The enumeration of faces of various types of simplicial complexes is a promnent topic in algebraic, topological and geometric combinatorics. In this talk, I will first provide a short survey on what is known for general simplicial complexes, simplicial polytopes and triangulations of manifolds. In the second part, the focus lies on balanced simplicial complexes, i.e., simplicial complexes whose underlying graph permits a minimal proper coloring in the graph-theoretic sense.
Technische Universität Chemnitz
Moser iteration applied to elliptic problems with critical growth on the boundary
Technical University of Munich
Stochastic cross-diffusion systems
We investigate the well-posedness of stochastic cross-diffusion systems. Such problems arise in many application areas like fluid dynamics of mixtures, cell biology and biofilm mmodeling. Cross-diffusion occurs if the gradient in the concentration of one species induces a flux of another species. Famous examples are given by the Maxwell-Stefan systems or bacterial biofilm models. The stochastic terms quantify the lack of knowledge of certain parameters or fluctuations which occur due to external perturbations. We explore a formal gradient-flow or entropy structure of these equations and an interplay between the entropy density and the stochastic terms in order to investigate properties of the solution.
This talk is based on a joint work with G. Dhariwal, F.Huber, A.Jüngel (Vienna University of Technology) and Christian Kuehn (Technical University of Munich).
Symmetries of discrete structures
Though perhaps not true in high dimensions our experience in small
dimension shows that beautiful objects do have symmetries.
Symmetries are my guide to construct extremal codes and lattices.
The notion of extremality stems from a very fruitful connection between codes and invariant theory of finite groups and its analogous relation between lattices and modular forms.
Invariant theory allows to upper bound the error correcting properties of codes in certain families. Codes achieving this upper bound are called extremal. In 1973 Neil Sloane published a short note asking whether there is an extremal code of length 72. Since then many mathematicians search for such a code, developing new tools to narrow down the structure of its symmetry group. We now know that, if such a code exists, then it has at most 5 symmetries.
The methods for studying this question involve explicit and constructive
applications of well known classical theorems in algebra and group theory,
like Burnside's orbit counting theorem and quadratic reciprocity,
as well as basic representation theoretic methods and tools from the theory of quadratic forms.
Similar methods have been recently developed to study extremal lattices
admitting certain symmetries.
In my talk I will survey the results obtained on extremal codes and lattices
and give some nice examples of the use of symmetries to reduce the search space.
University of Potsdam
Are locality and renormalisation reconcilable?
Sylvie Paycha, University of Potsdam, on leave from the University
According to the principle of locality in physics, events taking place
at different locations should behave independently, a feature expected
to be reflected in the measurements. The latter are compared with
theoretic predictions which use renormalisation techniques in order to
deal with divergences from which one wants to derive finite quantities.
The purpose of this talk is to confront locality and renormalisation.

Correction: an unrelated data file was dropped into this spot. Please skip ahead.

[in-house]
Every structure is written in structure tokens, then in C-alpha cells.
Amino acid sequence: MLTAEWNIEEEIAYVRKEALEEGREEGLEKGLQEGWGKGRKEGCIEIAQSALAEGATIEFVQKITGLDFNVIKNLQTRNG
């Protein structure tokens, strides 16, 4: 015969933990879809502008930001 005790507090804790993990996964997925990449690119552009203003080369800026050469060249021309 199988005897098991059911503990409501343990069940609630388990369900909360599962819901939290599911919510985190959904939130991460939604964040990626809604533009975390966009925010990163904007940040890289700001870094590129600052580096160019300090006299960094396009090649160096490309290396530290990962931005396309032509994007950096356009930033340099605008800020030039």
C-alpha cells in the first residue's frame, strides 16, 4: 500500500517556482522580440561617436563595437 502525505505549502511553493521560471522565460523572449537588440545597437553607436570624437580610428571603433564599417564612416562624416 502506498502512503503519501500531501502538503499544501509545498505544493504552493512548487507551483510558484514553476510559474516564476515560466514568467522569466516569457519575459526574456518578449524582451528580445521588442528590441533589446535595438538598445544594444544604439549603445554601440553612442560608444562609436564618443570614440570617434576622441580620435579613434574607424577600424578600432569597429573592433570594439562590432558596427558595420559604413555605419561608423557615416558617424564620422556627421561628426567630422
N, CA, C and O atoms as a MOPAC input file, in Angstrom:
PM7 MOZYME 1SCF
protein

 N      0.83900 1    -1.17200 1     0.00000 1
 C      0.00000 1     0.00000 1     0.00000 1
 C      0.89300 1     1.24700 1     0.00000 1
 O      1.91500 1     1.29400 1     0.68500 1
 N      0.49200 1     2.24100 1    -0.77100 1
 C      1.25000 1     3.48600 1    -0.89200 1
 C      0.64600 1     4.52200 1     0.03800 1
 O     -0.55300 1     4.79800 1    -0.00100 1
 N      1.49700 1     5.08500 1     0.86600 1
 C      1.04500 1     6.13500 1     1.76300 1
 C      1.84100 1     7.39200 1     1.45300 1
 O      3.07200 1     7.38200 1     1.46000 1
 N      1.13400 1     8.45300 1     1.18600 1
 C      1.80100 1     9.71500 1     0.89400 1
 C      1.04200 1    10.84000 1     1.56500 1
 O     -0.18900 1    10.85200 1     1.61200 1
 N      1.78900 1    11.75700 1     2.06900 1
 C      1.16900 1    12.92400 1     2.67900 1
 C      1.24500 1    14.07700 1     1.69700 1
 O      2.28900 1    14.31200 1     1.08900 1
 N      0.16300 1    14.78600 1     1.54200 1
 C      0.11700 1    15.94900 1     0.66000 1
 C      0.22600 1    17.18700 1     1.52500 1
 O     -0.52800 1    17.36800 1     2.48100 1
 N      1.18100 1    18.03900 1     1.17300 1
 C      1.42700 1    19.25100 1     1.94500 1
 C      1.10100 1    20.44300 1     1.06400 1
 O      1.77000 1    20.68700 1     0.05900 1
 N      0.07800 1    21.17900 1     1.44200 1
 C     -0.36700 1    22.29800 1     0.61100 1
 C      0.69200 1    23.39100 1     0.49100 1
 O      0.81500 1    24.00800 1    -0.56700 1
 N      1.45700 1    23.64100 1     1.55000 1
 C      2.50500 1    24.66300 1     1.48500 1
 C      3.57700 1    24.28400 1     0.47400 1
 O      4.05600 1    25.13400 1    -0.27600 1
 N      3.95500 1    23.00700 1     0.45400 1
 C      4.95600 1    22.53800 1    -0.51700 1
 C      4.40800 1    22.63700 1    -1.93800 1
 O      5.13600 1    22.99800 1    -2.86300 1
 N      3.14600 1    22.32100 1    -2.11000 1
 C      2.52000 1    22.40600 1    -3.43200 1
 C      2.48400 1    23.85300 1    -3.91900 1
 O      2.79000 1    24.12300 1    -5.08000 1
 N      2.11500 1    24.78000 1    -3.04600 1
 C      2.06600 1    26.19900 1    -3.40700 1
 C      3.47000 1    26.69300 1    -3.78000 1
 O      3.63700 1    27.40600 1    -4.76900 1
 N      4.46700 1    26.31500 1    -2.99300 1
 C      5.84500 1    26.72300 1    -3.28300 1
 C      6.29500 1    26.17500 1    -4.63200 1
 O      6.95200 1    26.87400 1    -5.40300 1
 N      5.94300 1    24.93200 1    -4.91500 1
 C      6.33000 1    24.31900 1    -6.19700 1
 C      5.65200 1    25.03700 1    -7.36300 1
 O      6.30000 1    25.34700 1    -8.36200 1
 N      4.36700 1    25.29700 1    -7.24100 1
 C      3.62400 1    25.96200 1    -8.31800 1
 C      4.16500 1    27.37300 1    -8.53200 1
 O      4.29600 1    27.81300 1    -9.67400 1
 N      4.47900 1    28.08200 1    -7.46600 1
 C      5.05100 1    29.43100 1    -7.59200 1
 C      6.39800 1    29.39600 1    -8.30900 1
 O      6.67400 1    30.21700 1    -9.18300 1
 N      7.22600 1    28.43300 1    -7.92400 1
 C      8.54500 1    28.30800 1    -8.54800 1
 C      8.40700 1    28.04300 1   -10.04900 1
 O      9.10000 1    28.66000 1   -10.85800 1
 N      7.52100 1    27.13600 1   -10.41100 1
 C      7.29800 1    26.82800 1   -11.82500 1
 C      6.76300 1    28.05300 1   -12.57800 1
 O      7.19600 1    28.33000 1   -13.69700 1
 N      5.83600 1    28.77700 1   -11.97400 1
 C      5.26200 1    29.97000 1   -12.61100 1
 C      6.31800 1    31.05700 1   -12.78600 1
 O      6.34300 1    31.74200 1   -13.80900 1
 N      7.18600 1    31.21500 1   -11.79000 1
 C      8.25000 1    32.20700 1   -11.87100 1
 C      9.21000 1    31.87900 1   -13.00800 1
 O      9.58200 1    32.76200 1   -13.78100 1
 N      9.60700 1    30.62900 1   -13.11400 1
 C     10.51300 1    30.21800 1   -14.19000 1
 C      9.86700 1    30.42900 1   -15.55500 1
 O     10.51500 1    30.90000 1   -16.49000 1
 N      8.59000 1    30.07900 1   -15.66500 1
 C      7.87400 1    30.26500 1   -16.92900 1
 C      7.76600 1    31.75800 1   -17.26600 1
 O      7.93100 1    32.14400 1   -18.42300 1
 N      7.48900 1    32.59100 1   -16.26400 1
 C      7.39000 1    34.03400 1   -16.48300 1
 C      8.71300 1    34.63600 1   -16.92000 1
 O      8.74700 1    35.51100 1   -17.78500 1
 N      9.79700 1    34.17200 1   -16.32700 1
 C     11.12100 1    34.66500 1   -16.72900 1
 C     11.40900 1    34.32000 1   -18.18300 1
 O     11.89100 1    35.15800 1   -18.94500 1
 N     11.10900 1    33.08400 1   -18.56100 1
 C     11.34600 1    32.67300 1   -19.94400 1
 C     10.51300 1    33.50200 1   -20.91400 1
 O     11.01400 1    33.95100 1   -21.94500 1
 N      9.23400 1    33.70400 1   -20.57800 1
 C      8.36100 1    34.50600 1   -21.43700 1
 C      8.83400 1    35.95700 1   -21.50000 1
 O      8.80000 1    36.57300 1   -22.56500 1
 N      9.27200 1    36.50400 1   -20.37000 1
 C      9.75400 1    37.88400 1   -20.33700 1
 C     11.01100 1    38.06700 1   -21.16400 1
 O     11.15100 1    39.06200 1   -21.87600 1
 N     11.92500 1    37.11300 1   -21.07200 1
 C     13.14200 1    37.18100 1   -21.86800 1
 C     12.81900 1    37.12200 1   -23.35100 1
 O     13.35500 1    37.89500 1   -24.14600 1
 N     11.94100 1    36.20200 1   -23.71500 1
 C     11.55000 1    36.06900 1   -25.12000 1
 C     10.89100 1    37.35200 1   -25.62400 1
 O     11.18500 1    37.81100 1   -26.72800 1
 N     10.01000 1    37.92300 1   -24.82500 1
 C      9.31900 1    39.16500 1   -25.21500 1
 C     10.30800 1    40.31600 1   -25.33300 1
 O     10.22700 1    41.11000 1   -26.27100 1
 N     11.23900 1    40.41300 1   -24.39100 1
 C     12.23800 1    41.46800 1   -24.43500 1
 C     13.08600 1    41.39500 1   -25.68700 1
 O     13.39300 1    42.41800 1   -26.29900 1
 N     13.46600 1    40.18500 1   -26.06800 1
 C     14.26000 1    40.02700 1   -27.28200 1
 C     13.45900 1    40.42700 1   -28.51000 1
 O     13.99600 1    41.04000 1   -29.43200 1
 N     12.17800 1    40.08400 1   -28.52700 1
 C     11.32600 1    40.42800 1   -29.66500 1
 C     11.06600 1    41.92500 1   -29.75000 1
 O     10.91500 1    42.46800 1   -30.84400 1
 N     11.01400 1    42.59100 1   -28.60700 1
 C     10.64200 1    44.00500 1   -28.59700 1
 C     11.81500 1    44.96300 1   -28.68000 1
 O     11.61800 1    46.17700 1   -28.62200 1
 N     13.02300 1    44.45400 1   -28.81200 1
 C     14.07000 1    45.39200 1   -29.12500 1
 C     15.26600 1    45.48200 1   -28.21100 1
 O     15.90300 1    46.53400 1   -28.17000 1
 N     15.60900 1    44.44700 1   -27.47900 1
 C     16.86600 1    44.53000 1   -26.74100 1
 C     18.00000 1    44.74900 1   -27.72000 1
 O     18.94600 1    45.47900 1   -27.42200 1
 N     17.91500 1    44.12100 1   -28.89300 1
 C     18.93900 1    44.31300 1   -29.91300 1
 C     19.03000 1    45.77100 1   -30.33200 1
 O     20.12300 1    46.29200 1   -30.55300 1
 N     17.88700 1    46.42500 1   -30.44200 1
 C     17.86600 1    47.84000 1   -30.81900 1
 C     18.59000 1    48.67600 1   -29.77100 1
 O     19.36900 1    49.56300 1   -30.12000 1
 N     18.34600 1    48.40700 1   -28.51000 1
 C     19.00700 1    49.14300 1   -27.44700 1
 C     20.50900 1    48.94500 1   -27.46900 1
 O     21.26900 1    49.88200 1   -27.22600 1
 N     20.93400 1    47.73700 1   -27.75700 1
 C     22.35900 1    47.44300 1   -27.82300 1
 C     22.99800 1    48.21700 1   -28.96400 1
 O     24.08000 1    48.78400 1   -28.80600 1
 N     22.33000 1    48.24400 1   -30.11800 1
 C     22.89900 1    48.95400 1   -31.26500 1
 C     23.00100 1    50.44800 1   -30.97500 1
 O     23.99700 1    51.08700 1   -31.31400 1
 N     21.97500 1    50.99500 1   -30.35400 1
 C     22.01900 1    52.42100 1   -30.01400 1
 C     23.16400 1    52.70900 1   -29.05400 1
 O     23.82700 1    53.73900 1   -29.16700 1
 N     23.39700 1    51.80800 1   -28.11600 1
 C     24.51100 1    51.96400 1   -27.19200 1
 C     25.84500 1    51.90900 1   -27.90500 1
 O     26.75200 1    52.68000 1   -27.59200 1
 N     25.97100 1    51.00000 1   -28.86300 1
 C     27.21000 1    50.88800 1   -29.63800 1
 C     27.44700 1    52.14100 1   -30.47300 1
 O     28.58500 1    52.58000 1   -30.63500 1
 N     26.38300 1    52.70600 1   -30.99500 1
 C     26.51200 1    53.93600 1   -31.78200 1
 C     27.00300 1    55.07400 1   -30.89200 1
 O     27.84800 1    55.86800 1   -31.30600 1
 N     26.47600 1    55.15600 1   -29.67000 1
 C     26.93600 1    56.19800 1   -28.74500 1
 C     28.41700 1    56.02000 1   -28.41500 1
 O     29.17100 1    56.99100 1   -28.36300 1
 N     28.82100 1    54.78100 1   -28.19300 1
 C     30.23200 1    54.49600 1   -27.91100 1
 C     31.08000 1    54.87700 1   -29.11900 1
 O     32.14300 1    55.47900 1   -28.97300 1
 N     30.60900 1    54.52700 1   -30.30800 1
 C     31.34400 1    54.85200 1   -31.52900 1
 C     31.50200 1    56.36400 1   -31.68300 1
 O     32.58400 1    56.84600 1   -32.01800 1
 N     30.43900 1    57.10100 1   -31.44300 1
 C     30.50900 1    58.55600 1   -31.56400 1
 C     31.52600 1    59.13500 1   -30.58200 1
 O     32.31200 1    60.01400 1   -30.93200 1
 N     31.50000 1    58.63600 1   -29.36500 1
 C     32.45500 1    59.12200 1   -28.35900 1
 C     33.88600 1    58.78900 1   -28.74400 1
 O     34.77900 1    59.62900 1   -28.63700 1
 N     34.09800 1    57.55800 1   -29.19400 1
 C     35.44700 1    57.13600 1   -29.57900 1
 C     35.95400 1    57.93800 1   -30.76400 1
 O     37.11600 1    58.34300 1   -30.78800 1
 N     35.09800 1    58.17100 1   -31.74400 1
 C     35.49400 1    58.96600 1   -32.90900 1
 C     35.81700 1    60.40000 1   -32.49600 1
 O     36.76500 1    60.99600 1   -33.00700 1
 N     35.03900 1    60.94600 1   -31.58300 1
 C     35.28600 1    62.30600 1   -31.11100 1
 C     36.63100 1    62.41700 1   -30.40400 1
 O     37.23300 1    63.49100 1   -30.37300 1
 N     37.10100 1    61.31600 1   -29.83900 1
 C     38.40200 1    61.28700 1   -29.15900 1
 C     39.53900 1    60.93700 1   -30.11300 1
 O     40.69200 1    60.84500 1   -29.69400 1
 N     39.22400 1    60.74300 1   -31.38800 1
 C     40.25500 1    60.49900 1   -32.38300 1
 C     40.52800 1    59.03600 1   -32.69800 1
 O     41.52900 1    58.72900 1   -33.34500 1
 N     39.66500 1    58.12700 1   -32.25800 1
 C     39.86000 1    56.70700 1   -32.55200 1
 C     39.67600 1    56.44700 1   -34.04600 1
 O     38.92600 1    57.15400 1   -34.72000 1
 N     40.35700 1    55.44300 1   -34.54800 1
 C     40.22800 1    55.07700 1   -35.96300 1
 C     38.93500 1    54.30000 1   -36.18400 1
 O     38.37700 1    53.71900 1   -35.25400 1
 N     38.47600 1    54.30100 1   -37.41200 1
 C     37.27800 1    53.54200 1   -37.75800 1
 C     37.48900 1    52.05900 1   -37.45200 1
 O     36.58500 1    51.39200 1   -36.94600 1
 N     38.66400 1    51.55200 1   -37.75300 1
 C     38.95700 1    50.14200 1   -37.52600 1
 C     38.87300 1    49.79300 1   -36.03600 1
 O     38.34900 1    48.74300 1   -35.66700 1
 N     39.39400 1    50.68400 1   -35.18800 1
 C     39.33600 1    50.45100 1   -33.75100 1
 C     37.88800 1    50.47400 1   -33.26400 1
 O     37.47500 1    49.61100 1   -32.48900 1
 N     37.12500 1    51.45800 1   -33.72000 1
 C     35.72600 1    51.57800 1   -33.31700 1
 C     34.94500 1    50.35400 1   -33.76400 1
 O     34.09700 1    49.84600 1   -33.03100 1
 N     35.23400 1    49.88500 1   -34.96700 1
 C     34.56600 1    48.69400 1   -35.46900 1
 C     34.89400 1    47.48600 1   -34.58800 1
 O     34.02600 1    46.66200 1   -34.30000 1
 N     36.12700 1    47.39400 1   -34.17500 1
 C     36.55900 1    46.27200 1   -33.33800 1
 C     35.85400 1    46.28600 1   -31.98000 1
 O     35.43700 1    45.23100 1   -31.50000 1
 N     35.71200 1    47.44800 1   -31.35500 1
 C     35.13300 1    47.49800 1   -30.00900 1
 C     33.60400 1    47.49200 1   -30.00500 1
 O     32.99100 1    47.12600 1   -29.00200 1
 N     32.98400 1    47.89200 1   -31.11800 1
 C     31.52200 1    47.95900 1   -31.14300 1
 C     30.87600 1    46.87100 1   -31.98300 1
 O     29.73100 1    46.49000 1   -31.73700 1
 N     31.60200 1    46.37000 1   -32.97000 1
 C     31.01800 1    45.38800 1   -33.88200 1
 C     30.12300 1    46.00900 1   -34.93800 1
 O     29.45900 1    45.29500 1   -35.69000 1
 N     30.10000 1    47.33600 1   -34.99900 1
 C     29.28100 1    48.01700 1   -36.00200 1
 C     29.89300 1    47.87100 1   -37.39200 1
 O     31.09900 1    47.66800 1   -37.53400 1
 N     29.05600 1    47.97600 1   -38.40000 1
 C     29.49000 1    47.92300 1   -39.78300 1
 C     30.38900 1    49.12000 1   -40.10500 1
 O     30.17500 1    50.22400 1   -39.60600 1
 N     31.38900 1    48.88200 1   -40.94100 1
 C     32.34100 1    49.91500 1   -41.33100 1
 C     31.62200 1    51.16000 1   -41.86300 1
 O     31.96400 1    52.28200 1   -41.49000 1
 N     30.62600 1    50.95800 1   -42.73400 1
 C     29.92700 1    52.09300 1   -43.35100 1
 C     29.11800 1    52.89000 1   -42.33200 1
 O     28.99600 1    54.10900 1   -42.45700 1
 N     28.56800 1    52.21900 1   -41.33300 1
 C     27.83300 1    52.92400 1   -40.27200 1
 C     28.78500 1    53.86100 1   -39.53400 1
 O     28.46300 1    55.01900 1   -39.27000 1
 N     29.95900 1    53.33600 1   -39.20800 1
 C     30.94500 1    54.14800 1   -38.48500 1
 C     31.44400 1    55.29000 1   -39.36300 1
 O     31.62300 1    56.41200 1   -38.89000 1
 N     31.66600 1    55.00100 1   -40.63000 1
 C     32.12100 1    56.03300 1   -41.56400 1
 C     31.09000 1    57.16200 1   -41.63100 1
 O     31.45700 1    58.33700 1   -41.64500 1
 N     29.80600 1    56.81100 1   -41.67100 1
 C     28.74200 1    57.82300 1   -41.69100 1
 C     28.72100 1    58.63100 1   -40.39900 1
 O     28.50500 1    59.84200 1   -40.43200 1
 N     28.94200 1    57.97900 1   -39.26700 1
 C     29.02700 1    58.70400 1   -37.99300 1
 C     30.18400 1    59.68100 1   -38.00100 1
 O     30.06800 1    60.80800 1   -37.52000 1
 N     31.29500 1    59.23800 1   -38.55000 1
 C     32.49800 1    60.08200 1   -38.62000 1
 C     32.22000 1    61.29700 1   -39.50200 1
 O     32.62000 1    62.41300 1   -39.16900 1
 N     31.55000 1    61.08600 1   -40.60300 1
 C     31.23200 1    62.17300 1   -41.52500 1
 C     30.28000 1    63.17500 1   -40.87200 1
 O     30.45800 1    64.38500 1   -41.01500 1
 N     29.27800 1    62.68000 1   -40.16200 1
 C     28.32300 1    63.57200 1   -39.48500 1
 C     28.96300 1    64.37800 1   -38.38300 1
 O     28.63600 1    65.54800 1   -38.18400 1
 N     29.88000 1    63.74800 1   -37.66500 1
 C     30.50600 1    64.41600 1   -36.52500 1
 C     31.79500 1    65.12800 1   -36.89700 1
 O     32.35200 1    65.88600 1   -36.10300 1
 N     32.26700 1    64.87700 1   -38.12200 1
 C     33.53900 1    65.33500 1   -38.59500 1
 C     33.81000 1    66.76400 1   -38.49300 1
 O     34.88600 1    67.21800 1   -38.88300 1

We shall present a multivariate approach to renormalisation which
encodes locality as an underlying algebraic principle. It can be
applied to various situations involving renormalisation, such as
divergent multizeta functions and their generalisations, namely
discrete sums on cones and discrete sums associated with trees.
This talk is based on joint work with P. Clavier, L. Guo and B. Zhang
Max Planck Institute for Mathematics in the Sciences
Computational Algebraic Analysis
The language of D-modules permits an investigation of linear differential equations by algebraic methods. In this talk, I want to give an insight into computational aspects of the theory.
Otto von Guericke University Magdeburg
Tangent cones of Schubert varieties in Type A
One way to define Type A Schubert varieties is as matrix varieties, that is as a subset of SLn satisfying some extra conditions.
The geometry of this variety is tightly connected to the combinatorics of the symmetric group Sn on n letters. Moreover to each element w in S_n there exists one such variety X_w.
In this talk I will explain a new approach to a characterization which Schubert varietes X_w and X_v for different w,v in S_n share the same tangent cone at the identity.
This is joint work with Stephane Gaussent (Saint Etienne).
No prior knowledge of Schubert varieties will be assumed.
Ewa B. Weinmüller
Numerical Treatment of Implicit Singular BVPs in ODEs
Technical University of Berlin
Variational models for pattern formation in materials
The formation of patterns or microstructures in materials can often be understood as the result of a competition between different energy contributions, for example an elastic bulk energy and a (higher order) surface energy. Among many others, typical examples include microstrcuctures in shape-memory alloys, shape formation in elastically strained thin crystalline films, and the formation of rafts in biomembranes. In this talk, I shall discuss some recent analytical results on the associated variational problems, which typically involve vectorial, non-convex nonlinear functionals.
- Francesca Arici, Radboud University Nijmegen
- Tatjana Eisner, Leipzig University
- Barbara Gentz, University of Bielefeld
- Angkana Rüland, MPI for Mathematics in the Sciences
- Rebecca Waldecker, Martin-Luther-University Halle-Wittenberg
- Milena Wrobel, Carl von Ossietzky Universität Oldenburg
Administrative ContactValeria Hünniger
MPI for Mathematics in the Sciences